China’s weary public and businesses have welcomed the easing of stringent “zero-COVID” measures, but Jorry Fan, who lives in the eastern city of Suzhou, said it prompted her to drop any plans to dine out for weeks.
The 44-year-old mother of two aims to avoid indoor dining or crowded places, opting instead for food deliveries, as she fears she or her family could catch COVID-19 after China dropped testing as a pre-requisite for many activities.
“I’m very happy because previously, I had to do a nucleic acid test nearly every day, so this is more convenient,” she said. “On the other hand, we don’t know who is safe, we don’t know who has the coronavirus. So we will be more careful.”
Consumers such as Fan show why analysts don’t expect a quick, broad rebound in spending in the world’s second largest economy, as the glee that greeted the abrupt relaxations was tempered with uncertainty for consumers and businesses.
In theory, prospects have brightened for fast-food players such as McDonald’s Corp, Starbucks Corp, Yum China and luxury companies like LVMH, after measures such as lockdowns withered sales.
Yet the relaxations are expected to usher in a wave of infections that experts say could hit 60% of a population of 1.4 billion, fear of which has driven many people from the streets while threatening to disrupt workplaces and supply chains.
Spending is also likely to stay inhibited by persistent worries over job security and a slowing economy.
Some economists have cut China growth forecasts for early next year, which look set to continue this year’s grim growth figures that ranked among the worst of the past half-century.
“Moving from isolation facility quarantine to home quarantine will not increase retail sales significantly,” said Iris Pang, chief economist for greater China at ING.
The easing is also playing out differently in various places, as some retain curbs dropped by others.
In the commercial hub of Shanghai, for instance, people have not needed a negative COVID test to enter restaurants since Friday, but the rule still applies for those in Beijing.
Despite some reports by analytics firms of jumps in bookings of domestic flights and movie tickets, the moves are from low bases and make up a picture that clashes with scenes of empty subway seats at peak hour in major cities such as Beijing and Shanghai.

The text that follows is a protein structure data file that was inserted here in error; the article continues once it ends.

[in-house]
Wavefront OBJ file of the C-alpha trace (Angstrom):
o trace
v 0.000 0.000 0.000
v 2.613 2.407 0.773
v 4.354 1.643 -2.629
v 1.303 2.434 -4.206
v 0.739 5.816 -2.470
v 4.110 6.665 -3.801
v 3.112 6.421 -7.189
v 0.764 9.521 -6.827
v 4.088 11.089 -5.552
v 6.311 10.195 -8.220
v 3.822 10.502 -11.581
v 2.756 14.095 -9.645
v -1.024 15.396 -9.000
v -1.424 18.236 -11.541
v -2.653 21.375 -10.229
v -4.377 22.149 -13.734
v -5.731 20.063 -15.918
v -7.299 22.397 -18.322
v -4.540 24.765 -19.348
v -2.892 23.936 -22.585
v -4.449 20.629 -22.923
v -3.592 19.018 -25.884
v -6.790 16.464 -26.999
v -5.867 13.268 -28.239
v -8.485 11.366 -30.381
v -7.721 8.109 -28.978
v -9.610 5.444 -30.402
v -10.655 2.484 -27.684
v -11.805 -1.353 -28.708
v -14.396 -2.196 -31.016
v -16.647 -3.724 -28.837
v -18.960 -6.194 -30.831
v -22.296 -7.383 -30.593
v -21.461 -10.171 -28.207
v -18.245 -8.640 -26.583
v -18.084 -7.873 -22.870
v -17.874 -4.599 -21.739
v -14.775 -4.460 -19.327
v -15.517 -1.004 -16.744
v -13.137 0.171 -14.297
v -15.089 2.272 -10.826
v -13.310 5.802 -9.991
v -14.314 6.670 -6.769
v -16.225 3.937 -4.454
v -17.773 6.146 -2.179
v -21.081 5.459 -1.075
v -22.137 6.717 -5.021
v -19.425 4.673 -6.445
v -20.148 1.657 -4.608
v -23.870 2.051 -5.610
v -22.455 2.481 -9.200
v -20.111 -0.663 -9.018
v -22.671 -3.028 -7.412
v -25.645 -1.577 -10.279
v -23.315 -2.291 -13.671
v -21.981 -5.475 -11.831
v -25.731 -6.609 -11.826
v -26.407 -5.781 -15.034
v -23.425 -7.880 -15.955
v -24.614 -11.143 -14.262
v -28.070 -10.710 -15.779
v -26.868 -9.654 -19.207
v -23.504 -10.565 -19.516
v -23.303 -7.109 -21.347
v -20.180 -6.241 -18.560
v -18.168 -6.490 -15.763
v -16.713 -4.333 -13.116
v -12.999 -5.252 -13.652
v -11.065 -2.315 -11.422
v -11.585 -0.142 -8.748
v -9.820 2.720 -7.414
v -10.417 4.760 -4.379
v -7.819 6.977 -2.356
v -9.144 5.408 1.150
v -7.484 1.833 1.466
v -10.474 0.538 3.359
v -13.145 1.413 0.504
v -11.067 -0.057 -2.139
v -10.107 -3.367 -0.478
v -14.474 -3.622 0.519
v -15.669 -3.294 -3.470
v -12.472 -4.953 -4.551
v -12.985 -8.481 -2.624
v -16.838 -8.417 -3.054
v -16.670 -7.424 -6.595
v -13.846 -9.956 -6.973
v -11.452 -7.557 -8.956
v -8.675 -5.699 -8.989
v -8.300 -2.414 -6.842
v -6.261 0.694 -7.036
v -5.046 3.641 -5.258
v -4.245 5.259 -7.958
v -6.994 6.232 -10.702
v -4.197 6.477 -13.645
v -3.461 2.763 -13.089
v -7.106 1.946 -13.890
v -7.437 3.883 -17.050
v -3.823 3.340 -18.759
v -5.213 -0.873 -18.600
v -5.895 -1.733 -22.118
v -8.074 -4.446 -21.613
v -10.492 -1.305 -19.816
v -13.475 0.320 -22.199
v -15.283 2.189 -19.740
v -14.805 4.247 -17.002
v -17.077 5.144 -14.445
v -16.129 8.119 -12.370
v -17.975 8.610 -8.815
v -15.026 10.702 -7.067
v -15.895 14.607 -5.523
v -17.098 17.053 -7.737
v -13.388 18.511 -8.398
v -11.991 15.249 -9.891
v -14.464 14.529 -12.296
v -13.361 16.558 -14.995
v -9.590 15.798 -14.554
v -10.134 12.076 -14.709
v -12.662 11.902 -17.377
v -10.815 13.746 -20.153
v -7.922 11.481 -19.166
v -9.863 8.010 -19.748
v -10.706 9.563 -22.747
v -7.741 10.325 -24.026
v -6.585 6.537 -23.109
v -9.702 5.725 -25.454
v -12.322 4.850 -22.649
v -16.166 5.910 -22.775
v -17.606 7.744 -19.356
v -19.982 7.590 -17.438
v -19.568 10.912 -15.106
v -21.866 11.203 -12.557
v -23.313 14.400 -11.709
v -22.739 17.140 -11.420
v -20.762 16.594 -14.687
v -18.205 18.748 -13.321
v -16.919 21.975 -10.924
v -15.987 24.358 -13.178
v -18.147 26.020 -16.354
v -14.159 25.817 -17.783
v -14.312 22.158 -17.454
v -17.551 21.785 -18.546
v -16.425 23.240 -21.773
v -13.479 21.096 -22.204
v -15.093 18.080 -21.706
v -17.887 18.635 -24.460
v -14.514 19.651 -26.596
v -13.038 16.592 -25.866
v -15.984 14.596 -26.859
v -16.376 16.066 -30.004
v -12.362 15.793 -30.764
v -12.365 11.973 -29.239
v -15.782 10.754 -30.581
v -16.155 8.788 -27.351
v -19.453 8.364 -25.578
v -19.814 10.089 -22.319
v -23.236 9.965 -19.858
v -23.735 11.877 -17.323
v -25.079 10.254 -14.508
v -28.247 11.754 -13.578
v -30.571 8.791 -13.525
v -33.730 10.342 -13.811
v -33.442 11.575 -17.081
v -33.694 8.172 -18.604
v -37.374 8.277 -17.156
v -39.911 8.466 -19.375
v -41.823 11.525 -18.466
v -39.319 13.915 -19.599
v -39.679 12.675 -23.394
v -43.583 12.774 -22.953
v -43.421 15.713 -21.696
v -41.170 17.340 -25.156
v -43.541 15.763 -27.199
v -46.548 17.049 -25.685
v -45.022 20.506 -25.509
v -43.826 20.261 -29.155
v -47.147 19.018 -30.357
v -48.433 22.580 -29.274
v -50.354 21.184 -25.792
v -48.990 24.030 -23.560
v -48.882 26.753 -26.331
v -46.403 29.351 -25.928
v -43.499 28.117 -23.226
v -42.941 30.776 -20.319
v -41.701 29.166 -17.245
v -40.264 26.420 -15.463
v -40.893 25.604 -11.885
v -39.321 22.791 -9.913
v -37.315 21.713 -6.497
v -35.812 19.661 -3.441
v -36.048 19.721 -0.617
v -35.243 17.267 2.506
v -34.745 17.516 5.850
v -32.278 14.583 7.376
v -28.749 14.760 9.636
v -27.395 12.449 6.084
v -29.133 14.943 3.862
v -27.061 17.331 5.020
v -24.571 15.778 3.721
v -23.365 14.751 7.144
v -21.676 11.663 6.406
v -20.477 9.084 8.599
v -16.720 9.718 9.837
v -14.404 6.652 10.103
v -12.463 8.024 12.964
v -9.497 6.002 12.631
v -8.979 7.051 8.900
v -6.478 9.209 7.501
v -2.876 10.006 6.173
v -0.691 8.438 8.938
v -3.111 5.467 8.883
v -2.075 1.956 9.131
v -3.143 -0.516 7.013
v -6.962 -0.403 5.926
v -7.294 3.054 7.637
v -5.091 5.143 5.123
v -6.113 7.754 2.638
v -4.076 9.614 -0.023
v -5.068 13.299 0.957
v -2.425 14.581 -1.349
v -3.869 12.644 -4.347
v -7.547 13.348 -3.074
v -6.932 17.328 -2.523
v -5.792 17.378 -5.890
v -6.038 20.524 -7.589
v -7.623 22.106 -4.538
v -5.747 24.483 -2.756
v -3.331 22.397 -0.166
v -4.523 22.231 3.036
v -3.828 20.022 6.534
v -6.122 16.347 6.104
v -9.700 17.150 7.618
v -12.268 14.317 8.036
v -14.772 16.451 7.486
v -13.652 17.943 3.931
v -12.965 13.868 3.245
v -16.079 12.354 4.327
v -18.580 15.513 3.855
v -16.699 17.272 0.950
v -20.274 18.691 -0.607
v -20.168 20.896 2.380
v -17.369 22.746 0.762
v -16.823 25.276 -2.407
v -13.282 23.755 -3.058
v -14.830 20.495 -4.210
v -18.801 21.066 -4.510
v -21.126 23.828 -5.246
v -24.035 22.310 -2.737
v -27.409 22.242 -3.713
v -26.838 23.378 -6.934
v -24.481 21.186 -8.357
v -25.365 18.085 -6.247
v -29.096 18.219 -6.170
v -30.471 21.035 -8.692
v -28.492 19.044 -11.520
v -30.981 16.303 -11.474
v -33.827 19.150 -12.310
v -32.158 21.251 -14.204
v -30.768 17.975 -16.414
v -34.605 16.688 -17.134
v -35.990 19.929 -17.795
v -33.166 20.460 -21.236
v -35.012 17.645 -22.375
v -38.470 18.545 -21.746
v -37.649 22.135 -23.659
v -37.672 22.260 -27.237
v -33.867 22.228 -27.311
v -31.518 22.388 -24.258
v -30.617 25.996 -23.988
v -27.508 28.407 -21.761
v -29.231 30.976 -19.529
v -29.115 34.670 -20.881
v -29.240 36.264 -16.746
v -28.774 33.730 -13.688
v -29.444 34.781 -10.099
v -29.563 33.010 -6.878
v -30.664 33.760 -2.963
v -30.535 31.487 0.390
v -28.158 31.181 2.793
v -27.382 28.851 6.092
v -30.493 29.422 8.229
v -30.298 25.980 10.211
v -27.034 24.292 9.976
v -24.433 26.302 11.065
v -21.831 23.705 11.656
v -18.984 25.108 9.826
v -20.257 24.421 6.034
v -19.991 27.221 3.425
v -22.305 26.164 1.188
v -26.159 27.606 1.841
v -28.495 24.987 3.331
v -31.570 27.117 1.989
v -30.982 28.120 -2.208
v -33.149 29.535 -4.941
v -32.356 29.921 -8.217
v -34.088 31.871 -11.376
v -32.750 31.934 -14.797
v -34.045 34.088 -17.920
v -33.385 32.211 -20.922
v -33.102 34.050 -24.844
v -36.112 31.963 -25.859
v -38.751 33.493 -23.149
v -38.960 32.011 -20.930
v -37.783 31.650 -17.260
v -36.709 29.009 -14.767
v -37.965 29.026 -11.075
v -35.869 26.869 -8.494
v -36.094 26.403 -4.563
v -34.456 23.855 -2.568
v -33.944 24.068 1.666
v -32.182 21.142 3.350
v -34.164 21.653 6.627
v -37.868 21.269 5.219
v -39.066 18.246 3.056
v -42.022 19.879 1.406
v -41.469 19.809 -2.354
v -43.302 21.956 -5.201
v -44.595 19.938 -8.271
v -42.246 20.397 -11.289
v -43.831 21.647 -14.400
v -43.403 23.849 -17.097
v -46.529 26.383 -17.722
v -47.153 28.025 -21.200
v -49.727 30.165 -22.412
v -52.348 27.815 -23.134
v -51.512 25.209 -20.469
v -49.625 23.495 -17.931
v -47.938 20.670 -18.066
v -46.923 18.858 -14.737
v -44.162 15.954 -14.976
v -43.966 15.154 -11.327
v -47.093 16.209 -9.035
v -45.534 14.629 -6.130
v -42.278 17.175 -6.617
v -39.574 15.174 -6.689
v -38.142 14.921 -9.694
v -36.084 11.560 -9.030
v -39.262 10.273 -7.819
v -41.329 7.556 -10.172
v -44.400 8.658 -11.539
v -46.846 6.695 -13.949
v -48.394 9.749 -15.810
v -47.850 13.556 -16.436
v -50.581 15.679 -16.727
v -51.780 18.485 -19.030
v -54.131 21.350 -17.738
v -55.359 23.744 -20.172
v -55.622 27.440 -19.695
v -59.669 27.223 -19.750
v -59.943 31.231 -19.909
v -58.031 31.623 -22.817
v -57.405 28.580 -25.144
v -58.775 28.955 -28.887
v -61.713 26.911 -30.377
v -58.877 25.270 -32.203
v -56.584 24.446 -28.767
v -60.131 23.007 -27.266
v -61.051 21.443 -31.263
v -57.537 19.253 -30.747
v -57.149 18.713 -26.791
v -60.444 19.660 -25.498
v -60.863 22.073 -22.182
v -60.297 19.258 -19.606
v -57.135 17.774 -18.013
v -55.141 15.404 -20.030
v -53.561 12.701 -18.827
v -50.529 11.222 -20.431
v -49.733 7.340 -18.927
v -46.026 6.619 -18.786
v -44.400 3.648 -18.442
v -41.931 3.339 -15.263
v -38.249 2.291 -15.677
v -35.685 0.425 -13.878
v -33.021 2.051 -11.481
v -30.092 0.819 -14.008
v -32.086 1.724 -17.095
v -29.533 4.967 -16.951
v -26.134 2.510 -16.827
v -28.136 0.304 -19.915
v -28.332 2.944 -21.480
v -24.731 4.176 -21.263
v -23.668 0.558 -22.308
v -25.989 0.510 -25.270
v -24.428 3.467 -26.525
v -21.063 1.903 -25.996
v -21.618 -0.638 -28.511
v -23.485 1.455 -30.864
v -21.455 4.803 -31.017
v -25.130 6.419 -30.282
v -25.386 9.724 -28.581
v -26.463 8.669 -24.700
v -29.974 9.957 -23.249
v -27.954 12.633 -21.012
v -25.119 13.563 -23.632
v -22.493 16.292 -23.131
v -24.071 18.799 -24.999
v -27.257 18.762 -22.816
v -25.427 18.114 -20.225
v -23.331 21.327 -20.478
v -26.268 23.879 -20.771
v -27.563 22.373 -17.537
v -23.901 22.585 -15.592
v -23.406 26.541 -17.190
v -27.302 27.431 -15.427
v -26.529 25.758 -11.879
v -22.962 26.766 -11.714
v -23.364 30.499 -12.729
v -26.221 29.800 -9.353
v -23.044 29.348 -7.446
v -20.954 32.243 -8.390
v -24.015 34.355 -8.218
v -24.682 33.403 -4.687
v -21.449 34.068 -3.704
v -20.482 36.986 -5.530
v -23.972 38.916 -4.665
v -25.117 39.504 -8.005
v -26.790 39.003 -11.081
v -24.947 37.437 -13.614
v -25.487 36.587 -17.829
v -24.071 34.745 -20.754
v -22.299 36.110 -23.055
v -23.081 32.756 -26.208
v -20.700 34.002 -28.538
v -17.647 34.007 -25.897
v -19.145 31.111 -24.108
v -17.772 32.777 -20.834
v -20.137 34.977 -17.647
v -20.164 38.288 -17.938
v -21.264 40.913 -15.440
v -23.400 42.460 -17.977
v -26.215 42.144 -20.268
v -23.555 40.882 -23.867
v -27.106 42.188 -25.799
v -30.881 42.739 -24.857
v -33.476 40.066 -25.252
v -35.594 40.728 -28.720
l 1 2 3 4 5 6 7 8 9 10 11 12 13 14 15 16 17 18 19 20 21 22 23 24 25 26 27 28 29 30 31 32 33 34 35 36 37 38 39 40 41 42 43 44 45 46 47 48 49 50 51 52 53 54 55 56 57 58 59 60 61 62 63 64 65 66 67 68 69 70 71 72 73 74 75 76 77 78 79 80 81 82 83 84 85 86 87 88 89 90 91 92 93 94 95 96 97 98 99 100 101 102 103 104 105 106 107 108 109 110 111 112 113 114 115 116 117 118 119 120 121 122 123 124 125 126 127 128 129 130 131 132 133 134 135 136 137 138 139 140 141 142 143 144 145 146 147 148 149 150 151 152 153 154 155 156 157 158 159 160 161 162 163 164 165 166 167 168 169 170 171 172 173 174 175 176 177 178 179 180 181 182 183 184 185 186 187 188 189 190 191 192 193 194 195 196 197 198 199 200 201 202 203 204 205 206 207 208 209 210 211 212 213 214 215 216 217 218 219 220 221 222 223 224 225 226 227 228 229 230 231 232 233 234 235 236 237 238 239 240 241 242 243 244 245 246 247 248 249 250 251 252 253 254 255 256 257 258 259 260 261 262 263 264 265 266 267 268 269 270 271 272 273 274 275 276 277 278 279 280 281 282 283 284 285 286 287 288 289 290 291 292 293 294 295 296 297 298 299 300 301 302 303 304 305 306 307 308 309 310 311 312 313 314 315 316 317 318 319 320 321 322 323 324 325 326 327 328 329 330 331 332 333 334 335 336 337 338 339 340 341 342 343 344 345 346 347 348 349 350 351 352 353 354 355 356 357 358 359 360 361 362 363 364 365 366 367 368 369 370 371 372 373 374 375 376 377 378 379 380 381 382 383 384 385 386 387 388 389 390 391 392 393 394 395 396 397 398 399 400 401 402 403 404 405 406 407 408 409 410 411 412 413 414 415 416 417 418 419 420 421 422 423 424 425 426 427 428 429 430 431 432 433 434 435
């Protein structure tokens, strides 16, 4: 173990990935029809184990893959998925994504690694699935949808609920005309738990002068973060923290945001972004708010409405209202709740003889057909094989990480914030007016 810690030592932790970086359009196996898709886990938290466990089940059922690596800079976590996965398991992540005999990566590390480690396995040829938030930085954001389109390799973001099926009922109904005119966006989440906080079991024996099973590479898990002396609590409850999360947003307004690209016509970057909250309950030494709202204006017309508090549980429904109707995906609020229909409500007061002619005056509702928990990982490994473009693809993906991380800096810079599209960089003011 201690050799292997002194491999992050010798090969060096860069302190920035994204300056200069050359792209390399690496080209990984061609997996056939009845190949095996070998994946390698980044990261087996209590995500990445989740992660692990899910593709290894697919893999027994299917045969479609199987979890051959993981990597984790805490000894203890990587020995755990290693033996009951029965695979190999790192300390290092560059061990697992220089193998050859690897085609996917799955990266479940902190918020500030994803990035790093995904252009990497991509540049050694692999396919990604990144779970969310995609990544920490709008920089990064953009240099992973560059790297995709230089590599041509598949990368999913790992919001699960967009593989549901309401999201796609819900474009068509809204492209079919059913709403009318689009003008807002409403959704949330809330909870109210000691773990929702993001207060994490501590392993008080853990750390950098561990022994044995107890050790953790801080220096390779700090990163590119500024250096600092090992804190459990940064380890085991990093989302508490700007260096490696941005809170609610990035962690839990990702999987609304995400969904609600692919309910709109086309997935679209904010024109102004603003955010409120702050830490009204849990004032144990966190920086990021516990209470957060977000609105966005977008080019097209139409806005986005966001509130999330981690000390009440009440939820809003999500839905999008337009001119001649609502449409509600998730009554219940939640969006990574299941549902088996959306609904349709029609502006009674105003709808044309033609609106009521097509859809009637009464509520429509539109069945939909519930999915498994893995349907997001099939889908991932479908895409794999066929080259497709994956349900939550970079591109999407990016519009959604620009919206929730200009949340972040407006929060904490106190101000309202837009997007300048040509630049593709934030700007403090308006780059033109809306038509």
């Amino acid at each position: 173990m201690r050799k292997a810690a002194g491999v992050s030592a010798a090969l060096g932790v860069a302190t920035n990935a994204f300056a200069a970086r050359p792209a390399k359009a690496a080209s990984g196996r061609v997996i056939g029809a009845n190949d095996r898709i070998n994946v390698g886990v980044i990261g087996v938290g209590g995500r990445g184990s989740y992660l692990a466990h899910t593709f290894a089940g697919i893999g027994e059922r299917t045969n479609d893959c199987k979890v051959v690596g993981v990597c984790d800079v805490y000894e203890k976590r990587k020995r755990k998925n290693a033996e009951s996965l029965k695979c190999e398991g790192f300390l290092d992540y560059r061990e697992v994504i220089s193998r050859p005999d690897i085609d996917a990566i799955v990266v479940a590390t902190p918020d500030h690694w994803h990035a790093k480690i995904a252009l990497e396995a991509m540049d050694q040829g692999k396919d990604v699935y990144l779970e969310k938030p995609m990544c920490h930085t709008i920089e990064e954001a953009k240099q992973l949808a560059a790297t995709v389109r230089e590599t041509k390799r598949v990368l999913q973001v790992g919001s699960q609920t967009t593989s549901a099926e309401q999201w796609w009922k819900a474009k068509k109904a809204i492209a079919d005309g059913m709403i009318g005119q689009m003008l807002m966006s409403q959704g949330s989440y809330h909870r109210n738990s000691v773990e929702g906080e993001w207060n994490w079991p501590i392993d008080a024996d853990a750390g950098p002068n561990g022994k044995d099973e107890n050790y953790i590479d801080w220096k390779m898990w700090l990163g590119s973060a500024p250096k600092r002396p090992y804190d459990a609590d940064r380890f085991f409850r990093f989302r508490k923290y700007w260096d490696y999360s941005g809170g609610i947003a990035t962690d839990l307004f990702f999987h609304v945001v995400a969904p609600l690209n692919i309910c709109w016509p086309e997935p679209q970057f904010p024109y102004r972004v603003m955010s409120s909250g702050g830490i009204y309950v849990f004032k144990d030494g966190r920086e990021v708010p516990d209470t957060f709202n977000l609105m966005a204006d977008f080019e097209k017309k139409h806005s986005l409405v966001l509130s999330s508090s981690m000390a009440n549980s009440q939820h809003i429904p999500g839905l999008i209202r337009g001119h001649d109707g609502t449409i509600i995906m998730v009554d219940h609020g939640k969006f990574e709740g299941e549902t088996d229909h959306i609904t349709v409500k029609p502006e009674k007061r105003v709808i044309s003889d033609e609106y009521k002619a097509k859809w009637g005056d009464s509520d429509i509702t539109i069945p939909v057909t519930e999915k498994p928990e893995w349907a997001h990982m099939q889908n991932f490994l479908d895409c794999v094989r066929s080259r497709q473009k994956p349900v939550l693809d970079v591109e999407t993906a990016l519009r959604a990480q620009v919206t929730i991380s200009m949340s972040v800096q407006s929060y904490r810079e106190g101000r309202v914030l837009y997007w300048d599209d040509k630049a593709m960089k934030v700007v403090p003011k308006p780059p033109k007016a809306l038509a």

Re-opening queues have been more common outside pharmacies, rather than malls and stores, as people stock up on antigen tests and medicines to treat cold and flu symptoms.
A spa at a mall in downtown Beijing that resumed business on Friday said most staff had returned but customers were far fewer.
“Because of the epidemic, we are now using promotions and coupons to attract customers, which actually make us run at a loss,” one of the masseurs said.
Many businesses also say they were caught on the wrong foot, with an executive of a major hotel chain saying it was “totally unprepared for such a dramatic and drastic reopening”.
With many of its hotels still being used for quarantine purposes, it is proving tough to persuade owners to open and hire more workers after the zero-COVID campaign bred a conservative mindset, he told Reuters.
“The company is now adjusting its strategy so that 80% of resource is focused on capitalising on ‘revenge’ spending, while reserving 20% of hotel occupancy and staffing in case quarantine returns,” the executive added, on condition of anonymity.
Sales of items such as cosmetics, wine and spirits are likely to continue to suffer as cautious consumers stay at home in coming months, said Jason Yu, Greater China managing director of consumer research firm Kantar Worldpanel.
Instead, people will zero in on items that promote health and wellness, buying fewer of the instant noodles and frozen items popular with those preparing for lockdowns, he said.
Still, some analysts said that a re-opening, however bumpy, bodes well in the long term for companies committed to China.
Fast food brands, for example, will be able to get back to major expansions they had planned.
In 2023, new restaurant development in China will account for about half of the global openings of McDonald’s units, and about a third of new locations for Starbucks, said Bank of America analyst Sara Senatore.
Luca Solca, a luxury analyst with Bernstein, said the end of the curbs was good news for the luxury industry, heavily dependent on Chinese spending.
“My base-case scenario is that the softening should prompt Chinese consumers to go back to enjoying life and spending money – benefiting, among others, top luxury brands,” he said.
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